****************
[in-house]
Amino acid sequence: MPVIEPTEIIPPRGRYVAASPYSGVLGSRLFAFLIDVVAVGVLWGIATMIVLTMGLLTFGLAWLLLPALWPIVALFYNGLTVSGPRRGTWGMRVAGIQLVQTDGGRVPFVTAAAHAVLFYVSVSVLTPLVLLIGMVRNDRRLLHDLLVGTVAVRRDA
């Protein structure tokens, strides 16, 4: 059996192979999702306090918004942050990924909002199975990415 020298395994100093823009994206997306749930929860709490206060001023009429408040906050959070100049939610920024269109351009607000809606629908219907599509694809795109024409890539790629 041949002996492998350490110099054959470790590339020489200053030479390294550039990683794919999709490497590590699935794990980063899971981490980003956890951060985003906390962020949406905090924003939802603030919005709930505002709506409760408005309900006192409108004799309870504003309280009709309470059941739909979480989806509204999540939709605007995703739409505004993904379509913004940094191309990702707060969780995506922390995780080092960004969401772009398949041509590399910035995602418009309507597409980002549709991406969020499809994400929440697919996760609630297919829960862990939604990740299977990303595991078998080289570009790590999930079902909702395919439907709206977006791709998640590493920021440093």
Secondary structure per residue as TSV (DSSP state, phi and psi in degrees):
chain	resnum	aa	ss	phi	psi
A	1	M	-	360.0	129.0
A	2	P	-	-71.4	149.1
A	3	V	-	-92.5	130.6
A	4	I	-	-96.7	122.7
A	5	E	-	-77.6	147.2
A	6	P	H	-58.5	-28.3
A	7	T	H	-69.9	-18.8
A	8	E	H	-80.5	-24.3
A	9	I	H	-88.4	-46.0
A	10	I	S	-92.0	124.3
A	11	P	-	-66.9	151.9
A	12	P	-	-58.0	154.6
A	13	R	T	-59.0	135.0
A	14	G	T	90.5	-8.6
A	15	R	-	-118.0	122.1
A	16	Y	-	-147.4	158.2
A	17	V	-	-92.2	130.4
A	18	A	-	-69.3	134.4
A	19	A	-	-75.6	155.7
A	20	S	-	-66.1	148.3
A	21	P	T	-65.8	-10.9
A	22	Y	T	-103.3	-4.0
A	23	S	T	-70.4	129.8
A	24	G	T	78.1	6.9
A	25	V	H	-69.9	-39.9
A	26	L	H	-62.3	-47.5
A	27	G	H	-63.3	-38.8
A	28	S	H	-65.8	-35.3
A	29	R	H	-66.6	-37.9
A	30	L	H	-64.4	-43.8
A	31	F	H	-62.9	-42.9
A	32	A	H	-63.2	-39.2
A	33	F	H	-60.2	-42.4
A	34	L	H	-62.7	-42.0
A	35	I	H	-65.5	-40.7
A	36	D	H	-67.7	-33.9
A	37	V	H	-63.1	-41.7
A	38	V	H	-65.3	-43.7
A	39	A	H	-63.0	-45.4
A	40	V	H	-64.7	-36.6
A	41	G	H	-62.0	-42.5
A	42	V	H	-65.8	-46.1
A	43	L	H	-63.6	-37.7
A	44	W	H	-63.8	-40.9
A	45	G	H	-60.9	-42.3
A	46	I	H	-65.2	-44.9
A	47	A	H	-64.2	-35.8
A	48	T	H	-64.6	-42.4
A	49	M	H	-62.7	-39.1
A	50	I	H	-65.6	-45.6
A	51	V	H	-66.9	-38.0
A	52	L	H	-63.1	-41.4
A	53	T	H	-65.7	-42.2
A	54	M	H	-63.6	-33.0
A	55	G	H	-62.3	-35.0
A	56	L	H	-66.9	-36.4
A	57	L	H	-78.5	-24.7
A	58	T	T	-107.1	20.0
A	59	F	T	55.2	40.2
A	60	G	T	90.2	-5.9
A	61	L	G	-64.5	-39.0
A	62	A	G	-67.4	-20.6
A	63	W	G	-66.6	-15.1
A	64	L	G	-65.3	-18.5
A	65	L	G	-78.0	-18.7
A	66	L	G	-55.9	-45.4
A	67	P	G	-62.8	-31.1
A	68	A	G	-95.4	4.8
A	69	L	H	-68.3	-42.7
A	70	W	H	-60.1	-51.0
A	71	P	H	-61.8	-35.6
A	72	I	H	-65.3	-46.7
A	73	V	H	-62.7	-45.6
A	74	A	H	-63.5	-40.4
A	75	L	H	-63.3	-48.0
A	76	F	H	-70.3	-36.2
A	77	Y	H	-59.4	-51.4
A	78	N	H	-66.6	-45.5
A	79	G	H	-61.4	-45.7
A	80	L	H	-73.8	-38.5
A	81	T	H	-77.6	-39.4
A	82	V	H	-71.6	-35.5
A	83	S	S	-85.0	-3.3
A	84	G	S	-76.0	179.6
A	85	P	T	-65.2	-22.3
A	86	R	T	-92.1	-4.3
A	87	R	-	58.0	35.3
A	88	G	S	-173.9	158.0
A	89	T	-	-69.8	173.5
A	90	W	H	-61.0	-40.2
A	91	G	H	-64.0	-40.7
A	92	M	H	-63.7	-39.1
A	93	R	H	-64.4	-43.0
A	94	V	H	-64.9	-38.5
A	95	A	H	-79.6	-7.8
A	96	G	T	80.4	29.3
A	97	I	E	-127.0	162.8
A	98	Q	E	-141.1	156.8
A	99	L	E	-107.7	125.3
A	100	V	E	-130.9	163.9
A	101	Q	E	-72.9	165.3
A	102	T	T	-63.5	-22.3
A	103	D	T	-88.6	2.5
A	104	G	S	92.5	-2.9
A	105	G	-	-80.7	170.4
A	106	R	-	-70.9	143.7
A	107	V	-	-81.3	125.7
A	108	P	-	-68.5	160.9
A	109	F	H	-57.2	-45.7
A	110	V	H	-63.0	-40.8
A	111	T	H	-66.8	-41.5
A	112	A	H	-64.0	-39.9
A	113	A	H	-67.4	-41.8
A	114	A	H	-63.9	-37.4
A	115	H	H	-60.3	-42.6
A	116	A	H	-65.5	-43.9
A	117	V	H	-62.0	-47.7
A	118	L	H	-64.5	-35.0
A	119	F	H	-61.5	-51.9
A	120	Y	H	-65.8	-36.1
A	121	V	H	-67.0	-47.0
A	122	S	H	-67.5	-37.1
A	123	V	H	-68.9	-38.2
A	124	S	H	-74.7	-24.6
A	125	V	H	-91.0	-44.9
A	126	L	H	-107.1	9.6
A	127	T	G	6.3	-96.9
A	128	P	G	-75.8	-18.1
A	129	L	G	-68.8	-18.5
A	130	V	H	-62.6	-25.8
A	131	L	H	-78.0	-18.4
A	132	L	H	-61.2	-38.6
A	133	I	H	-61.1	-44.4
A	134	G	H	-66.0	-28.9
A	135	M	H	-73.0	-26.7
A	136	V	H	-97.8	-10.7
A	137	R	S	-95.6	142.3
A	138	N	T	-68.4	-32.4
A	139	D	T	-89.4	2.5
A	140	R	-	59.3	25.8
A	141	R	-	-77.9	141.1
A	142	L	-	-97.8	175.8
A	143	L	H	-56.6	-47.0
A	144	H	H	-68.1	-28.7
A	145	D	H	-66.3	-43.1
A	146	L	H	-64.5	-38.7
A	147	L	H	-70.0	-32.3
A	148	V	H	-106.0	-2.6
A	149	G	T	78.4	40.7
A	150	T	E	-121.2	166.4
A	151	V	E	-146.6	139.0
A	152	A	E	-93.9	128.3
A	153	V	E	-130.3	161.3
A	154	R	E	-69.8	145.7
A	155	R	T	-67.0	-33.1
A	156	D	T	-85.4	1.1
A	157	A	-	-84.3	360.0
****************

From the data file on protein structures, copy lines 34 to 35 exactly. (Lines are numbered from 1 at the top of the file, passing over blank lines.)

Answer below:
A	29	R	H	-66.6	-37.9
A	30	L	H	-64.4	-43.8